Concentration Risk

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CU officials and management have a fiduciary responsibility to identify, measure, monitor, and control concentration risk.  Concentration risk must be managed in conjunction with credit, interest rate and liquidity risks; as a negative event in any category may have significant consequences on the other areas, as well as strategic and reputation risks.

Concentration risk has increased in importance during the recent economic recession.  Poor risk management of residential and commercial mortgage loan concentrations, in particular, is having an adverse effect on credit unions nationwide; resulting in significant loan losses, earnings deterioration, capital depletion, and increased credit union failures.

The board of directors should establish a policy addressing its philosophy on concentration risk, limits commensurate with net worth levels, and the rationale as to how the limits fit into the credit union’s overall strategic plan.  Take a global perspective when developing the policy, including identifying outside forces (such as economic or housing price uncertainty) which will affect the ability to manage concentration risk.

The parameters set by the board should be specific to each portfolio and should include limits on loan types, share types, third party relationship exposure, etc.  The risk limits should correlate to the overall growth objectives, financial targets, and net worth plan.  The risk limits set forth in the concentration risk policy should be closely linked to those codified in related policies, including, but not limited to, real estate loan, member business loan, loan participation, asset/liability management (ALM), investment and liquidity policies.  Any Concentration exceeding 100 percent of net worth must be monitored carefully, and the board of directors should document an adequate rationale for undertaking that level of risk. More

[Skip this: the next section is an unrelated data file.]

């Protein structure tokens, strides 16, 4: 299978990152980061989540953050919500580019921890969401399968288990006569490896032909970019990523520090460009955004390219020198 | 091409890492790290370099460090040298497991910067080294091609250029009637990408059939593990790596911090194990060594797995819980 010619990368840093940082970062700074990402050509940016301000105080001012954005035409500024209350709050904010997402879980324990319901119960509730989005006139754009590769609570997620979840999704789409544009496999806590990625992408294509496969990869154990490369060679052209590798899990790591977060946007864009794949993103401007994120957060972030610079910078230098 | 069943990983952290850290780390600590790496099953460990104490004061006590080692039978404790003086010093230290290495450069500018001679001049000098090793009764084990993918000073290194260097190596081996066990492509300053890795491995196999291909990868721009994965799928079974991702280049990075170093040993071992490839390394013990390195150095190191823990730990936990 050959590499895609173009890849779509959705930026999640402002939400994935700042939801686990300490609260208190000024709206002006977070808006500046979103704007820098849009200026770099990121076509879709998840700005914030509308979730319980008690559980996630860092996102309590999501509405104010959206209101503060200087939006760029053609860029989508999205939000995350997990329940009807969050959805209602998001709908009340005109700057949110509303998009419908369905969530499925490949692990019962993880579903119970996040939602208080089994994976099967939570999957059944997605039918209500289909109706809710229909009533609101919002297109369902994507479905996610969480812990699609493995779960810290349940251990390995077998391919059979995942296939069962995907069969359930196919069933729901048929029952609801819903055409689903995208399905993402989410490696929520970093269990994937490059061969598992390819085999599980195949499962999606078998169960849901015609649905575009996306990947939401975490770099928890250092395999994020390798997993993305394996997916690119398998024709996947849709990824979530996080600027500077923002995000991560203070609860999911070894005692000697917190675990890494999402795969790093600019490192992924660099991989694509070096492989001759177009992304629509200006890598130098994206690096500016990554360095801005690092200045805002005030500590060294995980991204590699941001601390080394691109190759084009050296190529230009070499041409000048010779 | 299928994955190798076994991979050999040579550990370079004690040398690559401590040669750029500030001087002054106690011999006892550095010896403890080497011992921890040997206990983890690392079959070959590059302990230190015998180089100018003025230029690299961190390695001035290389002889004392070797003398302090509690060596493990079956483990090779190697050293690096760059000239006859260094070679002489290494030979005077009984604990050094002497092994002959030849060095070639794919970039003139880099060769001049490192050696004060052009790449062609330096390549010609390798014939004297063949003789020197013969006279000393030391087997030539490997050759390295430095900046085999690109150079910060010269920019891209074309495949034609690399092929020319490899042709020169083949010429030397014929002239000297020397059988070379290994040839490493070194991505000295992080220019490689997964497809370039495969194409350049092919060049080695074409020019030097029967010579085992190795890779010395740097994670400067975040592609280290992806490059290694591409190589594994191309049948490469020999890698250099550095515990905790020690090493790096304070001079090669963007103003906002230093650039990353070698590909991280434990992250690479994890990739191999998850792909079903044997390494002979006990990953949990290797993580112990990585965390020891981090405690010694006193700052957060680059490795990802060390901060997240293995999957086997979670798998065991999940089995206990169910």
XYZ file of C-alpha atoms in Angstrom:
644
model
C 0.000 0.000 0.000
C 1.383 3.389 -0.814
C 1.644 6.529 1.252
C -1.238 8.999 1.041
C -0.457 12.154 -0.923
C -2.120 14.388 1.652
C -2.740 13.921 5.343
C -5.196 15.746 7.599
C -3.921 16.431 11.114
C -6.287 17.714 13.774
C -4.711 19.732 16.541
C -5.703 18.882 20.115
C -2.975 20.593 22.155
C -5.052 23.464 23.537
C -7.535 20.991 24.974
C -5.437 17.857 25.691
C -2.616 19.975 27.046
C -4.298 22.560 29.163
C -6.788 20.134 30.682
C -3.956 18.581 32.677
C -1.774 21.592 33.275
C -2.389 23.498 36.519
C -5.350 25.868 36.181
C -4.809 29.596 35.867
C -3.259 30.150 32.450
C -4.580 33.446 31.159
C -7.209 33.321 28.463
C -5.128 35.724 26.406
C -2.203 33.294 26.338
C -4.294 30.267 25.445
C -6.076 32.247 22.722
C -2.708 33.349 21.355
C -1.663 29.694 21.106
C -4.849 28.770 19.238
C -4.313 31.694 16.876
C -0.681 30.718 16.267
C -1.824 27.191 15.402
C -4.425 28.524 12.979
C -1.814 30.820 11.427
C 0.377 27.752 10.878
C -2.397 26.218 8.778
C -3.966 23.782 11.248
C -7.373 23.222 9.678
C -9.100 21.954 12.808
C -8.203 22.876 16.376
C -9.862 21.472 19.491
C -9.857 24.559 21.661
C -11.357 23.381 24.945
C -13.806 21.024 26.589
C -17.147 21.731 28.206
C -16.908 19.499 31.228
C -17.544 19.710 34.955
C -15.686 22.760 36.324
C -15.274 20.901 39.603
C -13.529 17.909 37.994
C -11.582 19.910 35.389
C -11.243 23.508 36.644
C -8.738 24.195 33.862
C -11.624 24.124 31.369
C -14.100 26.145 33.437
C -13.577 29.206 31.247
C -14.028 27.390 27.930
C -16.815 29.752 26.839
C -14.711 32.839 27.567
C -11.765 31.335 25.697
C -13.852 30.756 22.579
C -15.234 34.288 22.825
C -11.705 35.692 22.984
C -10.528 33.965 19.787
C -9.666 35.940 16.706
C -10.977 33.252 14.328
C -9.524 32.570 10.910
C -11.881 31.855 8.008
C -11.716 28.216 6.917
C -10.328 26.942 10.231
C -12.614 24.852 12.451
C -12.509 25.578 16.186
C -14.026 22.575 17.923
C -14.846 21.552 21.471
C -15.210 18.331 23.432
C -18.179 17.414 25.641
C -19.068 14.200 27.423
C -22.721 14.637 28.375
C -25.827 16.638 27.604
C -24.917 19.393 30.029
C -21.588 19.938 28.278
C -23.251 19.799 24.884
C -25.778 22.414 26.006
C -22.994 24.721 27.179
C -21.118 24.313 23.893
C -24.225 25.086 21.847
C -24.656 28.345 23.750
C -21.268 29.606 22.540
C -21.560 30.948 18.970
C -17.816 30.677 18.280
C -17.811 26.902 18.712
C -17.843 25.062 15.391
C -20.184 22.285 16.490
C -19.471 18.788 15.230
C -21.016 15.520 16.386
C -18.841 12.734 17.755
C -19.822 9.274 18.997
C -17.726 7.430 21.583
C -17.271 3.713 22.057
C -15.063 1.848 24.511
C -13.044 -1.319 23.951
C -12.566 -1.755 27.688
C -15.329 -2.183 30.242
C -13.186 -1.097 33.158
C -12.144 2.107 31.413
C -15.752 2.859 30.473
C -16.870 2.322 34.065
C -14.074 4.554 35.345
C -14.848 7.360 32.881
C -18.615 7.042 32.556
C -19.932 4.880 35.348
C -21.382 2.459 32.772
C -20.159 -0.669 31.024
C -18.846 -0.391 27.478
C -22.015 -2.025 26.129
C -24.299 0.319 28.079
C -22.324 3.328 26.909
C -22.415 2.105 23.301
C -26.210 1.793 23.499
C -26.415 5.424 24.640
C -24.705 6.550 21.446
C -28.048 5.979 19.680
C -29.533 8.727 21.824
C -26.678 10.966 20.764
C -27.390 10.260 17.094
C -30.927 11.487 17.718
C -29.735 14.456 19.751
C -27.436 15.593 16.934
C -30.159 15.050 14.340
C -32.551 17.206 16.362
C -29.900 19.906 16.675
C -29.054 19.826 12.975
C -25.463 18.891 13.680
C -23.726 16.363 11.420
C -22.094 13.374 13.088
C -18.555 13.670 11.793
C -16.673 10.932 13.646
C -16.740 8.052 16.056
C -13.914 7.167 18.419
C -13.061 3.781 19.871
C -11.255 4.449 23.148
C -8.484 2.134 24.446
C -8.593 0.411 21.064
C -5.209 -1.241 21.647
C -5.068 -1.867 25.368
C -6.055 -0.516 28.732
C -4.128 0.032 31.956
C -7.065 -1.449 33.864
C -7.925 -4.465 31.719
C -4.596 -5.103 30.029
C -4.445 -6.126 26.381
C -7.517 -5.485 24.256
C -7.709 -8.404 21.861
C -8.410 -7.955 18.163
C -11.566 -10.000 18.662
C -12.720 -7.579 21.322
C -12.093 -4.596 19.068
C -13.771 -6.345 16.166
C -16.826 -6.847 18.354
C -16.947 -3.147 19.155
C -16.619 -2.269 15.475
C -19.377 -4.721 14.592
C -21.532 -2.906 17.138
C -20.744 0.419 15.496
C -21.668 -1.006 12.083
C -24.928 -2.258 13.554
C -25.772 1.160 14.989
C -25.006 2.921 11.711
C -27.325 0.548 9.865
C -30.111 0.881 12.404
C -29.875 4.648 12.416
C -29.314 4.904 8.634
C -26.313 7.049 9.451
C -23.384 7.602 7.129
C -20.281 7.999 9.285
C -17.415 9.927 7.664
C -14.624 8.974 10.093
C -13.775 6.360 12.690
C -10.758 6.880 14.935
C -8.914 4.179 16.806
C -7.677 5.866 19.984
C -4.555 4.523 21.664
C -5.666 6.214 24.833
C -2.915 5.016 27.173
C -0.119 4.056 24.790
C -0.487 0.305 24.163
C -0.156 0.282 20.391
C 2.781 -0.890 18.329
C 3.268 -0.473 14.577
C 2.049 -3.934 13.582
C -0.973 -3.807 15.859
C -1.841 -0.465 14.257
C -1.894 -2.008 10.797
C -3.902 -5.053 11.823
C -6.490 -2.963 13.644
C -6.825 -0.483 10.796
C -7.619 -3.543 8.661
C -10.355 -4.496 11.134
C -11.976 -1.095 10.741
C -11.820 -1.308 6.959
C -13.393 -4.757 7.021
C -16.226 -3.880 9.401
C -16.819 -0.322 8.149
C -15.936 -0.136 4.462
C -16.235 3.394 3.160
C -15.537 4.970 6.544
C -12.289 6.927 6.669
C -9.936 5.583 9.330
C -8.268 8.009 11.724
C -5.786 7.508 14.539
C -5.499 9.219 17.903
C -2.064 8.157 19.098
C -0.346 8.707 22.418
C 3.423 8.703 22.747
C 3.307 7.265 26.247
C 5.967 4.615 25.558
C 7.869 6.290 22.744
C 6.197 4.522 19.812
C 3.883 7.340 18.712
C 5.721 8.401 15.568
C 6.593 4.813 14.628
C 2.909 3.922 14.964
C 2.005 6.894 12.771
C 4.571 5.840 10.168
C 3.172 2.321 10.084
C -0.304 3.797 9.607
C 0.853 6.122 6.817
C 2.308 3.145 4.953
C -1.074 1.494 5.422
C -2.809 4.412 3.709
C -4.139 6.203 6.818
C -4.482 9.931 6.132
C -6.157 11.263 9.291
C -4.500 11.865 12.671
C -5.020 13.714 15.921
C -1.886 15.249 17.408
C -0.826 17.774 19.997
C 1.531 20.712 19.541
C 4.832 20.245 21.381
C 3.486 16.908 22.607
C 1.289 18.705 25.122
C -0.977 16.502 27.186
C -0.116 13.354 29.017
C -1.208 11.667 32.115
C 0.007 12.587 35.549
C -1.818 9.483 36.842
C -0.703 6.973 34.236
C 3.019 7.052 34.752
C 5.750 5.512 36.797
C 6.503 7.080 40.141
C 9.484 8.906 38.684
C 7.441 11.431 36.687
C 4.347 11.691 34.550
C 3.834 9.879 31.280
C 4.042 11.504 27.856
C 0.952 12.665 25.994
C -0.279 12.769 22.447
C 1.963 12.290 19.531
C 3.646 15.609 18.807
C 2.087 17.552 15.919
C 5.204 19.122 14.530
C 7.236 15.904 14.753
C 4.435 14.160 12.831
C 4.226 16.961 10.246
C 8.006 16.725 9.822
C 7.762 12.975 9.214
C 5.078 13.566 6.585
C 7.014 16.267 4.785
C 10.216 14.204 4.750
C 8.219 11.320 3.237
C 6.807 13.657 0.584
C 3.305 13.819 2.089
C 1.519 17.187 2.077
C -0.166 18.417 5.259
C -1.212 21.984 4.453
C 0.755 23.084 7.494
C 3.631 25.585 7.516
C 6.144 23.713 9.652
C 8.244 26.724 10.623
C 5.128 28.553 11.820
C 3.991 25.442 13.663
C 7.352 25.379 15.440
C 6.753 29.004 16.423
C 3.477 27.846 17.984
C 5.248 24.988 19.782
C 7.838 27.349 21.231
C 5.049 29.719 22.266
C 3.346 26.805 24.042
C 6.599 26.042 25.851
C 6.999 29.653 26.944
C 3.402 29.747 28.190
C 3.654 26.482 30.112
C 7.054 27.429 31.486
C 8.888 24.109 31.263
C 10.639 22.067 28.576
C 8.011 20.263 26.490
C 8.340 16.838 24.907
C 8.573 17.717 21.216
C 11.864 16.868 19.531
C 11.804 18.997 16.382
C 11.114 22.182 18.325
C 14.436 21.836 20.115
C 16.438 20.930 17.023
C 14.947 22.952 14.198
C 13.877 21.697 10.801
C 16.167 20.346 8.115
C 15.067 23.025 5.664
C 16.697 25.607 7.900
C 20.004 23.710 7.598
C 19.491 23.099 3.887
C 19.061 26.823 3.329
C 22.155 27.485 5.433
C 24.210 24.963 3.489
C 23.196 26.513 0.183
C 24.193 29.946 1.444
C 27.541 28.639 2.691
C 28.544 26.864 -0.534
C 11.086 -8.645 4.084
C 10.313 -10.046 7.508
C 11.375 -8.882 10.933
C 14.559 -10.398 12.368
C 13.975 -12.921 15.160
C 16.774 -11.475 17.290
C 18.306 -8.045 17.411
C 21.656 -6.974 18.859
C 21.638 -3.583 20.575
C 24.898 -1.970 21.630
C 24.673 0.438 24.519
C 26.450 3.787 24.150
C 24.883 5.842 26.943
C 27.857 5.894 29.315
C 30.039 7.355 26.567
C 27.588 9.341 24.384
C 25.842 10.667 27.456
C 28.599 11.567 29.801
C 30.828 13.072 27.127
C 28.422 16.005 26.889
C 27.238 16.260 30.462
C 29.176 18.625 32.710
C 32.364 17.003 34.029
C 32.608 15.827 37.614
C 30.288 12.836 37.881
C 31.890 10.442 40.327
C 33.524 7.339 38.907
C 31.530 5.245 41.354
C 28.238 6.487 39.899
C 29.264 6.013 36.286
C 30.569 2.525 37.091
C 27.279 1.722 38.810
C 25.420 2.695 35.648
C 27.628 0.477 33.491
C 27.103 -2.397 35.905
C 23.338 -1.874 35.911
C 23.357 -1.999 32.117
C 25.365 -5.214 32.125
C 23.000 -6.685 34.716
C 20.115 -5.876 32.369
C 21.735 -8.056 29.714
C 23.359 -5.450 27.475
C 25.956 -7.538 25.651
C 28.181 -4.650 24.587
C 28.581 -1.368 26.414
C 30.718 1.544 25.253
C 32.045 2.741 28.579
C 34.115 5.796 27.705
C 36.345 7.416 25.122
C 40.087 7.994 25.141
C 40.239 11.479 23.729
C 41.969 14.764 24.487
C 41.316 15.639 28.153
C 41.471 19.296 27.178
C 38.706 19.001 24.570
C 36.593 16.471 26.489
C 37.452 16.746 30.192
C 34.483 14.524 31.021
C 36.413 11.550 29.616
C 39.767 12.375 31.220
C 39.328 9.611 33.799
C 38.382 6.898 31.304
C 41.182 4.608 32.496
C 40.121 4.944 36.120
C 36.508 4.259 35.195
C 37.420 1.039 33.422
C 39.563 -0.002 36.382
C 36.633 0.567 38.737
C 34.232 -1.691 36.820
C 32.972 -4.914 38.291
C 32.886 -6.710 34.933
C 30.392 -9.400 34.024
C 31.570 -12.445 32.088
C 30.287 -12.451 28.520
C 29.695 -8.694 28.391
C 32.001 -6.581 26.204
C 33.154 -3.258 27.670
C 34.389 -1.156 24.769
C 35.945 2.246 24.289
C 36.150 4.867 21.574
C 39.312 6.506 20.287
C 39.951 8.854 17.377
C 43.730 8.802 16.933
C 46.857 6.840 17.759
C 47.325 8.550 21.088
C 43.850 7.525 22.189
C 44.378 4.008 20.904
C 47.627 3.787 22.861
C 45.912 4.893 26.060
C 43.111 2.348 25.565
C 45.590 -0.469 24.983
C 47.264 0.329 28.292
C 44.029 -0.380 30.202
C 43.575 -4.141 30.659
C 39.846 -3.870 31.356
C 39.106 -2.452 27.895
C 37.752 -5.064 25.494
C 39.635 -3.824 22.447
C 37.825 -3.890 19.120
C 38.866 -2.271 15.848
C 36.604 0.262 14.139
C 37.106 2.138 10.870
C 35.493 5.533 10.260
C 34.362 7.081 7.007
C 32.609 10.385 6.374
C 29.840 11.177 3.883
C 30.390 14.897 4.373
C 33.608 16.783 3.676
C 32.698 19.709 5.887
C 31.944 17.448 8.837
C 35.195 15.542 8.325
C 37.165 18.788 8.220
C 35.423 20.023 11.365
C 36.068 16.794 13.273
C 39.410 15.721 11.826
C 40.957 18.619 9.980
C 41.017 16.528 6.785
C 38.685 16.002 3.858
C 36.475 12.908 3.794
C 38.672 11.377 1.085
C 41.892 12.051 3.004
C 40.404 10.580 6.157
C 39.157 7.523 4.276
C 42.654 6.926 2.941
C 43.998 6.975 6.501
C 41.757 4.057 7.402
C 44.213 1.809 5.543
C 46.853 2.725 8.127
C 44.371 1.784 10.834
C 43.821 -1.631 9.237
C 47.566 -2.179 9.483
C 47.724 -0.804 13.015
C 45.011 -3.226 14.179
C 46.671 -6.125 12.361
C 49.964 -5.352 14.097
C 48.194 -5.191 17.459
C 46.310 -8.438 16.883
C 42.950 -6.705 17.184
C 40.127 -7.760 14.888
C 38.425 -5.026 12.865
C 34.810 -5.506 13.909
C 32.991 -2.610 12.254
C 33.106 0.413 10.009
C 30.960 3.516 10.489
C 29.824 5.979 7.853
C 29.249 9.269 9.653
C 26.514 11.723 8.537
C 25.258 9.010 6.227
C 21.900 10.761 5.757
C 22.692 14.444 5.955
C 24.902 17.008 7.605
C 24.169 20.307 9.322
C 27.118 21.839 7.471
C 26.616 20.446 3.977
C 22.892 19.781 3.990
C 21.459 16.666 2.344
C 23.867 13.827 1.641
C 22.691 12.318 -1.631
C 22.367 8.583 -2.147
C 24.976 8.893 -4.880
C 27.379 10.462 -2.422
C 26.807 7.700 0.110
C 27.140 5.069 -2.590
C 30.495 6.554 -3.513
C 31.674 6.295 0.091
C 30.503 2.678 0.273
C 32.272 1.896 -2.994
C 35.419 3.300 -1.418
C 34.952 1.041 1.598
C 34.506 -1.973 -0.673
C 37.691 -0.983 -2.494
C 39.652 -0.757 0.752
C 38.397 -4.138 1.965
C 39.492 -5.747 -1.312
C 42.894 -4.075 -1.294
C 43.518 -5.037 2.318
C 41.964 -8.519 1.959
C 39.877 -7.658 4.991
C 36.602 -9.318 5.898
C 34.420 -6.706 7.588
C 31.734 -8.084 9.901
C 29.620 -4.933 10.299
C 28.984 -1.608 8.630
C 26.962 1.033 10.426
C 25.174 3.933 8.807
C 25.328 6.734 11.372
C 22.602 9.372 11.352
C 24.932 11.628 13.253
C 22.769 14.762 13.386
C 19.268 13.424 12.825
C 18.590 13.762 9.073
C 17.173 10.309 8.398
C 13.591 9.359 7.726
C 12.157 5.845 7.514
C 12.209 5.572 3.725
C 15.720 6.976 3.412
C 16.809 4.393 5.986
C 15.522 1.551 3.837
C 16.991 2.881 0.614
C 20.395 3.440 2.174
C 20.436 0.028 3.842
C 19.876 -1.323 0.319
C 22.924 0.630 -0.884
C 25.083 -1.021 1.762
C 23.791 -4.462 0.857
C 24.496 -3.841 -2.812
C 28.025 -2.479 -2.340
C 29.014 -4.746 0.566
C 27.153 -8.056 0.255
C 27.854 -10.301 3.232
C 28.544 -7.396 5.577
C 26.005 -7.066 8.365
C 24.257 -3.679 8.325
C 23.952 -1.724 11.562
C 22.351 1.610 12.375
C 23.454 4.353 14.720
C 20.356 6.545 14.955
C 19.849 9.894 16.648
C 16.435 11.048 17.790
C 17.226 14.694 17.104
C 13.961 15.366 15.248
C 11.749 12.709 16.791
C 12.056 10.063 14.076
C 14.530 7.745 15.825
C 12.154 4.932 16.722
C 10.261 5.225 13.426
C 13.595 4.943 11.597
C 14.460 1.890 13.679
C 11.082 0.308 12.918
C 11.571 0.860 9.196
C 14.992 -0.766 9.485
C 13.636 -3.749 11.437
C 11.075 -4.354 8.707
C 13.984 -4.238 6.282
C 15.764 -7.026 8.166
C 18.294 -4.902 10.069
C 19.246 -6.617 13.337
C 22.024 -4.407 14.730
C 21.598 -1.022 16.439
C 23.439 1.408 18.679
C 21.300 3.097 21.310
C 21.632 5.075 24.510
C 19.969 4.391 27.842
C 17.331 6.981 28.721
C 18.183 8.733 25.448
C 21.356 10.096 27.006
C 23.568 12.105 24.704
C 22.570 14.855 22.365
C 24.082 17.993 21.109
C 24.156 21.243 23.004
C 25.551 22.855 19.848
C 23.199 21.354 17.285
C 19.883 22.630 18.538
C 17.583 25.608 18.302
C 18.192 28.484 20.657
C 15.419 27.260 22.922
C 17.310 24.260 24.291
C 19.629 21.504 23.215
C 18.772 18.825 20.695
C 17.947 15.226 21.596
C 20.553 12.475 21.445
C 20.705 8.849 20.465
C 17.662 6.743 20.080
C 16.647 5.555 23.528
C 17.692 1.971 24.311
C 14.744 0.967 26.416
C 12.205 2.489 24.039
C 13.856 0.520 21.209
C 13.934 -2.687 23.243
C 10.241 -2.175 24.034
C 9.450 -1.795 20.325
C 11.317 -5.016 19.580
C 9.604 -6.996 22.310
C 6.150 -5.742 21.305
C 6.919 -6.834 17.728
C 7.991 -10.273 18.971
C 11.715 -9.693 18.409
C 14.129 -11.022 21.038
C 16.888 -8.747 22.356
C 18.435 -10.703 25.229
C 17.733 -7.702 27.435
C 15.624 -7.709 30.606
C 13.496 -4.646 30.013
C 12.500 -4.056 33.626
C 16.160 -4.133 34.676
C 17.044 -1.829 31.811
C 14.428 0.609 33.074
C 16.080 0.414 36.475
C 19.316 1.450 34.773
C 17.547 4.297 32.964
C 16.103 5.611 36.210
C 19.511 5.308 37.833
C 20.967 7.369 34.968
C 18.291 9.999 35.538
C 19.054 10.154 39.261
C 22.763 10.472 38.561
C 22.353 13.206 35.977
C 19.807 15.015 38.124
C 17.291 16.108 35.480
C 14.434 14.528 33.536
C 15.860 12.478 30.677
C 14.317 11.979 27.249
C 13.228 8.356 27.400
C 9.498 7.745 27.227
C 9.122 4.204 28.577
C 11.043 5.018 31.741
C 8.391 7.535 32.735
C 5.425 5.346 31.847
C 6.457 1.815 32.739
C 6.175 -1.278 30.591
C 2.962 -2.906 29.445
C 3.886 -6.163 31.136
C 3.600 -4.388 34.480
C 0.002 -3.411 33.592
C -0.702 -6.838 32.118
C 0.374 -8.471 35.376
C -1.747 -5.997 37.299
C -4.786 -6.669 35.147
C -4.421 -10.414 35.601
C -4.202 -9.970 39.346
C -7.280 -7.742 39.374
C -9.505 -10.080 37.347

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An Understanding of a Credit Union Net Worth Restoration Plan

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Due to recent declines in the equity markets, some credit unions may experience an increased flow of funds coming into their organization at a time of weak loan demand and low investment returns. This “flight-to-safety” for some credit unions could result in the need to submit a “Net Worth Restoration Plan”.

The Net Worth Restoration Plan commonly referred to as NWRP serves as a blueprint for the board and management to restore and maintain for four consecutive quarters the credit union’s net worth ratio to 6% or greater and to establish a financial framework for the 1/10th percent (0.1%) quarterly earnings waivers transfers.

Understanding the implications of the credit union having an inadequate level of net worth is important.  Your primary goal should be safeguarding the member’s deposits through sound policies and practices, and by creating and sustaining a sufficient amount of net worth and reserves to absorb possible losses without endangering the stability of the credit union.

Your plan needs to meet the criteria set forth in NCUA Rules and Regulations 702.206-NWRP including: More

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